Porch Talk

I write within a porch in the heart of the Keweenaw. It looks out over a bustling village street, an old railway line, a ball diamond. There’s a Veteran’s memorial down the lane, flags flapping, begonias blooming. One name listed there belongs to a relative I never met, though I knew his Grandpa, my great-uncle. That memorial connects me to half of my family, to mining immigrants, to this place. That’s the way it is around here.

It is in this porch I sit each day, beside a patchwork bird on a wooden pedestal and a tabby cat who lounges in the sun. It’s a feminine space. An old space. Once cold and dark, it has undergone a transformation in recent years. A transition. The walls and floor have been insulated, the thin window replaced, the door repaired. It’s been painted and papered, received fresh lighting, a sturdy boot box, and a line of aged-bronze coat hooks to hold outerwear. It has become a conglomeration of the passing times. Just as I am a conglomeration of ancestry. 

I imagine this old porch was once like many Keweenaw porches. Or sheds. Or mudrooms. The walls were probably lined with wooly coats, peas of ice melting from their cuffs, scant puddles forming in rings below. I envision galoshes strewn about on its bare wood floor, rag rugs soaking up the slushy weep from their soles. Somewhere in its past lies the smell of damp dog. Of coal. Of firewood. Maybe even pasty or pannukakku. There have been times sitting out here I swear I can almost hear the voices of past residents coming from interior rooms—the Finnish or the Cornish or perhaps the French Canadian—chatting over morning coffee or afternoon tea. I imagine the clink of their cups. The slurp of liquid from their spoons. They speak with confidence, with pride, with identity. Unhindered, they raise their voices in their mother tongue. They laugh, sing, whisper. They are who they are and are licensed that freedom.

There are days I sit and think about that. I think about the freedom to speak the language of one’s choosing, and I act upon it. Though on most days I may be writing or editing from this porch, there’s at least one day a week reserved for the study of language—Anishinaabemowin, the language of the Ojibwe people, my maternal blood. I log in remotely to a makeshift classroom hours away. I don my headset, turn on my camera, and join a group of others like me, students of all ages hungry for the words of their ancestors.

It is in this porch once built by immigrants that I’ve come to understand the beauty of an Indigenous language. And the value. It is here, where European descendants have stomped their boots and hung their overcoats, that I have learned another side of me. Beyond the French Canadian that contributed to my father’s blood. Beyond the Cornish of his mother.

My journey began over a year ago, in stutters and stammers. I could hardly speak. I saw my face in a small square on the screen. Other faces, too. Strangers, all of them. All of us wondering who we were. Why we’d come. What had drawn us to that virtual classroom. “Aaniin, boozhoo,” I said, my voice timid, the words foreign. And that was the beginning.

These days I introduce myself in the language with greater ease, a rhythm gradually developing, though still far from adequate. Like a graying toddler, I pick up syllable by syllable, word by word, the elders my teachers. Each week I grow in the culture, learn history, hear stories. The elders tell jokes and tease one another. And we laugh. “We don’t want to make it too heavy,” they say.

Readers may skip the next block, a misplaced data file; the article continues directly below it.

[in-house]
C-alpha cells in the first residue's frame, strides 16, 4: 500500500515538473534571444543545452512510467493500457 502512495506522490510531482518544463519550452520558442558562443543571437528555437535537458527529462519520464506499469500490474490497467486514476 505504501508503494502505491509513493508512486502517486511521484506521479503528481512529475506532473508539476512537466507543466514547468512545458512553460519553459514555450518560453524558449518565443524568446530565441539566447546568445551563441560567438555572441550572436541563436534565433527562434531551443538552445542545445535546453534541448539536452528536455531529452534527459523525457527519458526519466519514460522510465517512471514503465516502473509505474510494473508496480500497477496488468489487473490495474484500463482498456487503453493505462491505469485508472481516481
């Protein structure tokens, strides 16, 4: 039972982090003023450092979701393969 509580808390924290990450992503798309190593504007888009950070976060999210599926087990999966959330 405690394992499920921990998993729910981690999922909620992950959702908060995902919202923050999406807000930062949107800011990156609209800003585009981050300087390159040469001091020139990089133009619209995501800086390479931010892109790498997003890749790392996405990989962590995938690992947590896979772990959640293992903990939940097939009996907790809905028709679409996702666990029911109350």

Though each member of our class comes from different walks of life, from different locations across the country, many share a similar linguistic history: Our Anishinaabe grandparents didn’t pass down their language, because they feared for their children—and their children’s children. They feared they would be taken away, feared they would be punished, as that is how it was back then. And so our parents grew up hearing the language, but not speaking it. They grew up understanding some of what they heard, but not storing it away. And we, as their children, grew up without it.

So, that is why we gather.

To honor.

To restore.

To revitalize.

I sit on this porch on a Thursday morning caressed by wisps of mashkodewashk, the scent of wiingashk in the air, nibi at my side. Sage, sweetgrass, and water ready me for the day’s teachings. We’re reading a story during this lesson, each slide on the screen a page of the storybook. I review what I see before I’m called on. To my surprise, I recognize the words, understand their meaning. There are tears in my eyes. A lump in my throat.

“Giinitam,” the elder says to me. Your turn. He wants me to read out loud what I see on the screen.

Before this day, I’ve never understood as many words grouped together. I’ve never passed a slide without relying on the English translation for clarification. I’m excited. In disbelief. “Before I begin,” I say, “I just want to tell you that I understood some of this before I read the translation. And that almost makes me cry.” My cheeks are warm. My heart glows.

“Nishin,” the elders say, nodding. “Nishin.” They are happy with my progress, proud of their student, grateful that Anishinaabemowin will not be forgotten from Aki, this Earth. I feel in this instant that somewhere in the distance my Ojibwe ancestors are smiling and nodding, too. En’, they are saying. Nishin, n’doozhisheninaan. Yes. Good, our grandchild.

It is Wednesday now, a writing day. Beyond my Keweenaw porch cars pass, children call, neighbors mow their lawns. My keyboard clacks amidst the delicate snore of the cat. I often grumble about the noise, but I’ve grown accustomed to it. I know, if I wait, there’ll come a lull in the din. The cars will quiet. The children will go home. The lawns will be tidy, and the cat will rouse herself and wander off in search of kibble. I’ll pause my typing in those moments. The click-clack of the keys will fall silent. And I’ll listen. I’ll listen for the sounds of those familiar voices—the voices of the Keweenaw immigrants. The miners and the railway workers and the lumbermen. The Finnish. The Cornish. The French-Canadian. But these days, if I listen close enough, I’ll hear another voice, too. One fresh to my ear, like a robin’s spring call. It rises from an inner space. Claims a place in the dialogue. Adds to the melody of my history. “En’,” I’ll say, for I know who it is. It is the voice of my other half. The voice of the Anishinaabeg. And I’ll smile.